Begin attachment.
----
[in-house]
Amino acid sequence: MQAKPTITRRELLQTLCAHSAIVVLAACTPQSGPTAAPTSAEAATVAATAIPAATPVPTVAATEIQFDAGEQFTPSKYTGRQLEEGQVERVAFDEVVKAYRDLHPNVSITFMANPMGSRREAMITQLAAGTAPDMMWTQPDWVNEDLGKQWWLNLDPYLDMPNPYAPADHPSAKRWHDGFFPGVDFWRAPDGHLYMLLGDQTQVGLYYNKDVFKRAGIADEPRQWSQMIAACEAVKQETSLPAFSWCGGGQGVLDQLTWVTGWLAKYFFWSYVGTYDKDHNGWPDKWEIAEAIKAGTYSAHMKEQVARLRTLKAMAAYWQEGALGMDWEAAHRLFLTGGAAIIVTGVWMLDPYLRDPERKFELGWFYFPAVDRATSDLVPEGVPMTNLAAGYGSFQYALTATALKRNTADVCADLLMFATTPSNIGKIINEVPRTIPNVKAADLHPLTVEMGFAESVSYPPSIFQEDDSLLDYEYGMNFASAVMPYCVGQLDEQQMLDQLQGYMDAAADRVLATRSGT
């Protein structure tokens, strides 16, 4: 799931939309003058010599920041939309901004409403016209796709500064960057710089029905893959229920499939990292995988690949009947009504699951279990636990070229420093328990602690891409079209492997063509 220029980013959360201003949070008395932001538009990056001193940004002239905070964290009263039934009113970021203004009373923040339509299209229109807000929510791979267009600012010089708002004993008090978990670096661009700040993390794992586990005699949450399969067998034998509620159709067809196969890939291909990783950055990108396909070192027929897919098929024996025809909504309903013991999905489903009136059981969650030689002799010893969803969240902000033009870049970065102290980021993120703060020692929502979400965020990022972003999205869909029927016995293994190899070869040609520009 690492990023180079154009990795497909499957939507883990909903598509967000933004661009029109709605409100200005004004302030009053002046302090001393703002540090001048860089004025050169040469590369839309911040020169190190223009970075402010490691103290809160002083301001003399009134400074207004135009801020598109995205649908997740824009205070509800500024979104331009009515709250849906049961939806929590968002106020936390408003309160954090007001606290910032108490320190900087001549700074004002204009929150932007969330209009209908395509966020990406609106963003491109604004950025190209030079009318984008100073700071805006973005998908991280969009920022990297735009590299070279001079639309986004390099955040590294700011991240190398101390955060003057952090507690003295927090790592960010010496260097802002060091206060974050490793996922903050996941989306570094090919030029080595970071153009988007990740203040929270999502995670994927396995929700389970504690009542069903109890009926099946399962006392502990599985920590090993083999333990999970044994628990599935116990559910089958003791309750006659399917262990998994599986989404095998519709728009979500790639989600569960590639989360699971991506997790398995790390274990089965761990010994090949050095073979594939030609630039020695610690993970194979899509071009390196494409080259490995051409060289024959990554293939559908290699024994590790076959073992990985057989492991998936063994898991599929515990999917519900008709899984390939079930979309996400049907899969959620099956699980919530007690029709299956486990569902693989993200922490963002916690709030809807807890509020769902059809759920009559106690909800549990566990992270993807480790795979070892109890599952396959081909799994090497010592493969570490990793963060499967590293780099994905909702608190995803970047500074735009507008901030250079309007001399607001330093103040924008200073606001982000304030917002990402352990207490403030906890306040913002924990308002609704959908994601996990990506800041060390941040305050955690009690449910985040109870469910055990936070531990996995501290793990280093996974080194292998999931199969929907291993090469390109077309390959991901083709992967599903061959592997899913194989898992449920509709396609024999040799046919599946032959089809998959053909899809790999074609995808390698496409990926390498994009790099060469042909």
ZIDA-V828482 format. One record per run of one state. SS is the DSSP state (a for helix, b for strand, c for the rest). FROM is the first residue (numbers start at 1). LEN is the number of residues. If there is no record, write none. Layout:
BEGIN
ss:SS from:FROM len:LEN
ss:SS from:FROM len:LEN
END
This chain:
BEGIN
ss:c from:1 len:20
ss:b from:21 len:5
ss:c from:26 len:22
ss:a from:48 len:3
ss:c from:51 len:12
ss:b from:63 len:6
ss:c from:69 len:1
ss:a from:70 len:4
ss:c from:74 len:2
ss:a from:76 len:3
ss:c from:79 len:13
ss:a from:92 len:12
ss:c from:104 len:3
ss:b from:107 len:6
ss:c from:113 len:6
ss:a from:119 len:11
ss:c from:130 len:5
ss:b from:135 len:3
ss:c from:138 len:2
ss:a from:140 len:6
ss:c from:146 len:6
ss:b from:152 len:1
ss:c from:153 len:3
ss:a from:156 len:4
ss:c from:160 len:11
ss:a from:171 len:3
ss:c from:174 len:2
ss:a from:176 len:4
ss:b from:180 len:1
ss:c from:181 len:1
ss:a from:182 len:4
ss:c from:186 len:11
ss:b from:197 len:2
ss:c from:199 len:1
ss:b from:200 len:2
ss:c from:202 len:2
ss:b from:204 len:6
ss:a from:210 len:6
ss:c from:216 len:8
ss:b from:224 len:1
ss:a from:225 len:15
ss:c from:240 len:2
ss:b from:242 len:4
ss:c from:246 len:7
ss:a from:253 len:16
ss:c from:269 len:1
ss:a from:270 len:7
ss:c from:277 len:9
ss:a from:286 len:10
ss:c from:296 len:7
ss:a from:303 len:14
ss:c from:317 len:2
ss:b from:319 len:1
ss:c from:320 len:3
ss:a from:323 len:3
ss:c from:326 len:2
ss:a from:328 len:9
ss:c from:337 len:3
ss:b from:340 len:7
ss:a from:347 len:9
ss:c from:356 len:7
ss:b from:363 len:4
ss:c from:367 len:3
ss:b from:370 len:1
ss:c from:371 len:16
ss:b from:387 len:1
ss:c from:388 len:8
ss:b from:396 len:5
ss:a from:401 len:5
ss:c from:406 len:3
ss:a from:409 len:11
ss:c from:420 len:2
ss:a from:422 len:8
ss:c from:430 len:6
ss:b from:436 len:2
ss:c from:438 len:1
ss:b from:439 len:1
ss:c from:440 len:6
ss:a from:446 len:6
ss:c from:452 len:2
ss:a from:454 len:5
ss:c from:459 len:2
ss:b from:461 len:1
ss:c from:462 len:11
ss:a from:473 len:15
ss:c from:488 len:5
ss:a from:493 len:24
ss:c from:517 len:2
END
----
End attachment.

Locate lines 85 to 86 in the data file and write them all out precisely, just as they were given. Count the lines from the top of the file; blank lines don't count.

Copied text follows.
ss:b from:436 len:2
ss:c from:438 len:1